Pacific Affairs
Situated within the cultural studies framework, [this] book is theoretically well informed and methodologically versatile, combining textual analysis, ethnography, and case study methods. [It] is elegantly written and highly engaging, with many insights and fascinating details. It not only makes a welcome contribution to the literature on Chinese media and popular culture studies, but also serves as a useful supplement to political, economic, and sociological analysis of China's global integration.
China Quarterly
Sun's book constitutes a timely and imaginative contribution to the questions of alterity and identity posed by contemporary Chineseness, a reflection on a new chapter of a story that started a century and a half ago.
Kevin Robins
Leaving China contributes significantly to our understanding of how global cultural and media flows are leading to the emergence of a new Chinese transnational imagination. Wanning Sun provides an authoritative and insightful perspective—both personal and analytical—on China's journey to global modernity.
Continuum: Journal Of Media and Cultural Studies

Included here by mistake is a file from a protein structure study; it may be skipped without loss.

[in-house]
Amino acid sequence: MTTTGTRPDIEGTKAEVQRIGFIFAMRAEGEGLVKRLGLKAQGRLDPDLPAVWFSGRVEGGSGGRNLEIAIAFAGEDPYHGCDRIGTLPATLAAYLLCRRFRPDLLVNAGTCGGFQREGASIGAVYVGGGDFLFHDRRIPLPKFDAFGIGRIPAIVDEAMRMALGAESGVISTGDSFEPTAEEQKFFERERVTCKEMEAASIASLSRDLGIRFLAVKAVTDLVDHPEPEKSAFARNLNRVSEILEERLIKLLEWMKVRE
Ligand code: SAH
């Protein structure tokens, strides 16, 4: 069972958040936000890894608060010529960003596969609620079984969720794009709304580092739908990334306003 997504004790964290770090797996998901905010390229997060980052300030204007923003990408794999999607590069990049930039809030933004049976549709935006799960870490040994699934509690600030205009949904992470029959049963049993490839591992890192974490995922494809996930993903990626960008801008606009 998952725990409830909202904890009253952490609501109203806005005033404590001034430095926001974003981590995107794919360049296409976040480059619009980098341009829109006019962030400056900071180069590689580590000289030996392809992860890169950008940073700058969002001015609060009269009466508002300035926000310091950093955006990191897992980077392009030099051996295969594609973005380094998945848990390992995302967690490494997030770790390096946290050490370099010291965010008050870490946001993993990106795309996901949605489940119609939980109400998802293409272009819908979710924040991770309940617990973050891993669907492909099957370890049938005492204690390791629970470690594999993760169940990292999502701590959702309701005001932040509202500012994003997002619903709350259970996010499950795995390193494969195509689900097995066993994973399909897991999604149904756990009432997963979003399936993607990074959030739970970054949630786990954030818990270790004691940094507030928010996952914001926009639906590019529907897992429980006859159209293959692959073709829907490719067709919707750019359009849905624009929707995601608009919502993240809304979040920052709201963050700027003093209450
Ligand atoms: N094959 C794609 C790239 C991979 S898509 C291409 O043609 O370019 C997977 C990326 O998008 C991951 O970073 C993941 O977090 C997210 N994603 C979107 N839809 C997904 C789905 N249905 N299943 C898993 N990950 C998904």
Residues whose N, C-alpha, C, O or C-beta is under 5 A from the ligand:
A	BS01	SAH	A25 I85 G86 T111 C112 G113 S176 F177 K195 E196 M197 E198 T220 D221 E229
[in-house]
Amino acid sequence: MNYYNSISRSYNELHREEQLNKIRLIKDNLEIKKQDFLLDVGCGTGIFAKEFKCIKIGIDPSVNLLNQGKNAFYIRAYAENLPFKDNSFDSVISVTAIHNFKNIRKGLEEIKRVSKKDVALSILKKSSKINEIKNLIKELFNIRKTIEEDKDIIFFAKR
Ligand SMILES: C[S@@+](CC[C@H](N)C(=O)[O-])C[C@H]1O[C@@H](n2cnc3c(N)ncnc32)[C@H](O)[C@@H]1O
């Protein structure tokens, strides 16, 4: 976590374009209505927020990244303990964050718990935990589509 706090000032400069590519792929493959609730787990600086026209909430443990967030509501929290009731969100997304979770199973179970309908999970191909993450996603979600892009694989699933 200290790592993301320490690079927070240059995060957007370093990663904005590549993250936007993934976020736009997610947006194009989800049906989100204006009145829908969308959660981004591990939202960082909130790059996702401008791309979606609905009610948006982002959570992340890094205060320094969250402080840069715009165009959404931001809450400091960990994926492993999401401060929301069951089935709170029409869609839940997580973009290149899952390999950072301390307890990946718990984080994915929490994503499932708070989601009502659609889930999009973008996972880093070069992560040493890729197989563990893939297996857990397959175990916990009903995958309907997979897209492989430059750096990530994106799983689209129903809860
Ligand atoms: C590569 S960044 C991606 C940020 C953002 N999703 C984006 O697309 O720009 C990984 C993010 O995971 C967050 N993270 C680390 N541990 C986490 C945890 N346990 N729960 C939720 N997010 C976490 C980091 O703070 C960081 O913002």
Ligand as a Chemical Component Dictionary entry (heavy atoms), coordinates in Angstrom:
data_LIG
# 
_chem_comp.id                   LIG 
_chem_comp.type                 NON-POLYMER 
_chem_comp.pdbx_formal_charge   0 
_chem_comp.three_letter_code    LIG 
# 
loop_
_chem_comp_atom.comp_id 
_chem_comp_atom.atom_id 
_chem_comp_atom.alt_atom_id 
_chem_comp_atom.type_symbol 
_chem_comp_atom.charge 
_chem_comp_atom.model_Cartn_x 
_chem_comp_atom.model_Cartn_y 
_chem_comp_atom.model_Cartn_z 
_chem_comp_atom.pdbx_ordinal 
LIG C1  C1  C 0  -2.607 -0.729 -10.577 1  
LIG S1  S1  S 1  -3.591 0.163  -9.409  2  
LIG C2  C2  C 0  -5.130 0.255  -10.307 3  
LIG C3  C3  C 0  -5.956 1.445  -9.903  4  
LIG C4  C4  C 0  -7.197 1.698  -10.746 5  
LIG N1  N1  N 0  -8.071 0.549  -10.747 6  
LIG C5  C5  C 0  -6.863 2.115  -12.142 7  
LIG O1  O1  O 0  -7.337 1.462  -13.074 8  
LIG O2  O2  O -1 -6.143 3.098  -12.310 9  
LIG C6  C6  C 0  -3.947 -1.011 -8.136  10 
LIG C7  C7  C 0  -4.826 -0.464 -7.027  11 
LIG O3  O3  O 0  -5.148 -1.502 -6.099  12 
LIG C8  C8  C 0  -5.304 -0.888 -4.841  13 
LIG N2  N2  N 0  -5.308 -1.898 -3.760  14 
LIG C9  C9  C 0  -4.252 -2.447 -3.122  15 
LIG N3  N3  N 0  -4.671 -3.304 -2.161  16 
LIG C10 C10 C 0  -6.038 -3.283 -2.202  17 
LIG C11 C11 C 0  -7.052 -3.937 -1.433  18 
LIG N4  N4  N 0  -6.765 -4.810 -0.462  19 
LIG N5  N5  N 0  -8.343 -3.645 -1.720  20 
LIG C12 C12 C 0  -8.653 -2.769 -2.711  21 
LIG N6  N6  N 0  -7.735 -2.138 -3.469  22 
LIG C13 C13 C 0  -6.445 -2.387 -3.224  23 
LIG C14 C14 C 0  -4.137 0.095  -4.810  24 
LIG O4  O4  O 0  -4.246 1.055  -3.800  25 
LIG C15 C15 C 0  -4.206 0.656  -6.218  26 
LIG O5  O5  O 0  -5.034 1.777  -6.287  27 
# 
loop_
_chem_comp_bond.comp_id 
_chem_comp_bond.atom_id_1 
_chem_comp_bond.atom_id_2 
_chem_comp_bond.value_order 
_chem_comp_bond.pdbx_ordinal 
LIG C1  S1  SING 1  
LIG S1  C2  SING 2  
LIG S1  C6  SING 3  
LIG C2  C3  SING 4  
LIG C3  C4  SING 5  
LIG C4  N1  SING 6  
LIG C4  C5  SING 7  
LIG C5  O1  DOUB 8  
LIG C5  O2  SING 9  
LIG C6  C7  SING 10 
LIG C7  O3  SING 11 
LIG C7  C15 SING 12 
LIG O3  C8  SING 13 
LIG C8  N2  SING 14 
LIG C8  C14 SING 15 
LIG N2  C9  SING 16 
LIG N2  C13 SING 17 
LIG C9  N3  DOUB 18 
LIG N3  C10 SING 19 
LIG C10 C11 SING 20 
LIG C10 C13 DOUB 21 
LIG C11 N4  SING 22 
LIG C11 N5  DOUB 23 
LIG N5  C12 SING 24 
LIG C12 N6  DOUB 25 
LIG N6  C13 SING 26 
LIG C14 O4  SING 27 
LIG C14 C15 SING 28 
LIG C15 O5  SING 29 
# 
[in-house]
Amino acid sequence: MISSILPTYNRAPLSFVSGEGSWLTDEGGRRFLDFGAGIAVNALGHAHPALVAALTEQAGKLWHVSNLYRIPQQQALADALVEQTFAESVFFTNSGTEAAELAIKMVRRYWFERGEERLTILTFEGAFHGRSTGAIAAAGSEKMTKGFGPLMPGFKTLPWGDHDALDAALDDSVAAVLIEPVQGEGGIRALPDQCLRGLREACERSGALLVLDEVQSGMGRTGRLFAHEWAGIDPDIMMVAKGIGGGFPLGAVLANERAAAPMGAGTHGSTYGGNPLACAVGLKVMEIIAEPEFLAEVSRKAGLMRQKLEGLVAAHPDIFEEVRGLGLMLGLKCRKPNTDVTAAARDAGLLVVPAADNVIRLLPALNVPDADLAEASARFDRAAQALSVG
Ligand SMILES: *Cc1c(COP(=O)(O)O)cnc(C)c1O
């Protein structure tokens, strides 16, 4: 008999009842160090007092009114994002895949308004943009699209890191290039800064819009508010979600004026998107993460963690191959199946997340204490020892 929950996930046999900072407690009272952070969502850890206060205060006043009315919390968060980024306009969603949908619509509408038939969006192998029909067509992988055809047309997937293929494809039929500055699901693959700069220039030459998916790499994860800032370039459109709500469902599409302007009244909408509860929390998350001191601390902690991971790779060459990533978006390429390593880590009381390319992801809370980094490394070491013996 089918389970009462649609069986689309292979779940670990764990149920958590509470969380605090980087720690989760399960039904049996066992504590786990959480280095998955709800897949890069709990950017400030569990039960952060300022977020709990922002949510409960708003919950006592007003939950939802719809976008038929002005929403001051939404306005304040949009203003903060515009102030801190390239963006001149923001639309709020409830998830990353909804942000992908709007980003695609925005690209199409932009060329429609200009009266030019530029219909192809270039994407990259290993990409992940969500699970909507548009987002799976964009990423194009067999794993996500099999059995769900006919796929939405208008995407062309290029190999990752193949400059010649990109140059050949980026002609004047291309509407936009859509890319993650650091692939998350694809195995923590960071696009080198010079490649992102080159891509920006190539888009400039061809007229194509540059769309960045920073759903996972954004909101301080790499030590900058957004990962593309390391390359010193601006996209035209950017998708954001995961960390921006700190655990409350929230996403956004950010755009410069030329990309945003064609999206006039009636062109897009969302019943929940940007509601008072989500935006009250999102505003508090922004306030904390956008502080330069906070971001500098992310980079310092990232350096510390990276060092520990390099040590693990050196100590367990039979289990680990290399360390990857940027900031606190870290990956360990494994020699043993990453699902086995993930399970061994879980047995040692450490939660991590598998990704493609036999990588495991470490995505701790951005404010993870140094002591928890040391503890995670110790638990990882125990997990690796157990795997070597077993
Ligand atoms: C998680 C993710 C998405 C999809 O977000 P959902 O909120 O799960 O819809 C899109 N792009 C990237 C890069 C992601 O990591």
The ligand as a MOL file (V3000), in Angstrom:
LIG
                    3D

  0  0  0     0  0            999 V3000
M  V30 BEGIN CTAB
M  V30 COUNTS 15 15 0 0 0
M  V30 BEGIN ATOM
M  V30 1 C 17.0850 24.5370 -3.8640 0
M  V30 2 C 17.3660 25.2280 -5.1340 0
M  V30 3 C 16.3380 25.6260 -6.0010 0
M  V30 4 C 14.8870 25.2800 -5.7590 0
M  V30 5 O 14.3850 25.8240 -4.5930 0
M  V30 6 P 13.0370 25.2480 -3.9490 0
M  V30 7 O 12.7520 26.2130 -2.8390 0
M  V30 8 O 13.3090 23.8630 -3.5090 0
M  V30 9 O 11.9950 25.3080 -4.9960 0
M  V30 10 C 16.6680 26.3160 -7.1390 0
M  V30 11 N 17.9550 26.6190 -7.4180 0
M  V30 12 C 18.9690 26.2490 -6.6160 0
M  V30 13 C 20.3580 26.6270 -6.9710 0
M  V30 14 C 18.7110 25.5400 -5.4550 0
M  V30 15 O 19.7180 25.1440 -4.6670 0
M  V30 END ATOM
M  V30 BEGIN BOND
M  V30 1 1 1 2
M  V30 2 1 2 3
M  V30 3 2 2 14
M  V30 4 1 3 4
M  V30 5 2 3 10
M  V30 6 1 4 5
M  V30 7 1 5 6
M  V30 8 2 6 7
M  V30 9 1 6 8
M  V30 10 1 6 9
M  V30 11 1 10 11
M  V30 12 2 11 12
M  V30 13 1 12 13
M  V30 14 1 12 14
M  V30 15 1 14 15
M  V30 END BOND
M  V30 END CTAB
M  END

A bold and intelligent book that explores the territory of belongingness and not-belongingness. It is a welcome addition to the meager literature on Chinese media and contemporary society and will be of use to students and researchers in the fields of cultural studies, media studies, anthropology, and Chinese studies.
Journalism & Mass Communication Quarterly
A timely, thoughtful endeavor, bridging the knowledge gap by providing representative cases and in-depth analysis of media's roles in and outside China. . . . [The author's] thesis is bold [and] vitally original.
The China Quarterly
Sun's book constitutes a timely and imaginative contribution to the questions of alterity and identity posed by contemporary Chineseness, a reflection on a new chapter of a story that started a century and a half ago.
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Product Details

  • ISBN-13: 9780742517974
  • Publisher: Rowman & Littlefield Publishers, Inc.
  • Publication date: 8/28/2002
  • Series: World Social Change Series
  • Edition description: New Edition
  • Edition number: 1
  • Pages: 254
  • Product dimensions: 0.58 (w) x 9.00 (h) x 6.00 (d)

Meet the Author

Wanning Sun is lecturer in media studies at Curtin University of Technology, Perth.

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Table of Contents

Chapter 1 Introduction: Leaving China Chapter 2 Going Home or Going Places: Television in the Village Chapter 3 Going Abroad or Staying Home: Cinema, Fantasy, and the World City Chapter 4 Arriving at the Global City: Television Dramas and Spatial Imagination Chapter 5 Haggling in the Margin: Videotapes and Paradiasporic Audiences Chapter 6 Fantasizing the Homeland: The Internet, Memory, and Exilic Longings Chapter 7 Eating Food and Telling Stories: From Home(land) to Homepage Chapter 8 Fragmenting the National Time-Space: Media Events in the Satellite Age Chapter 9 Chinese in the Global Village: Olympics and an Electronic Nation Chapter 10 Conclusion: Toward a Transnational China?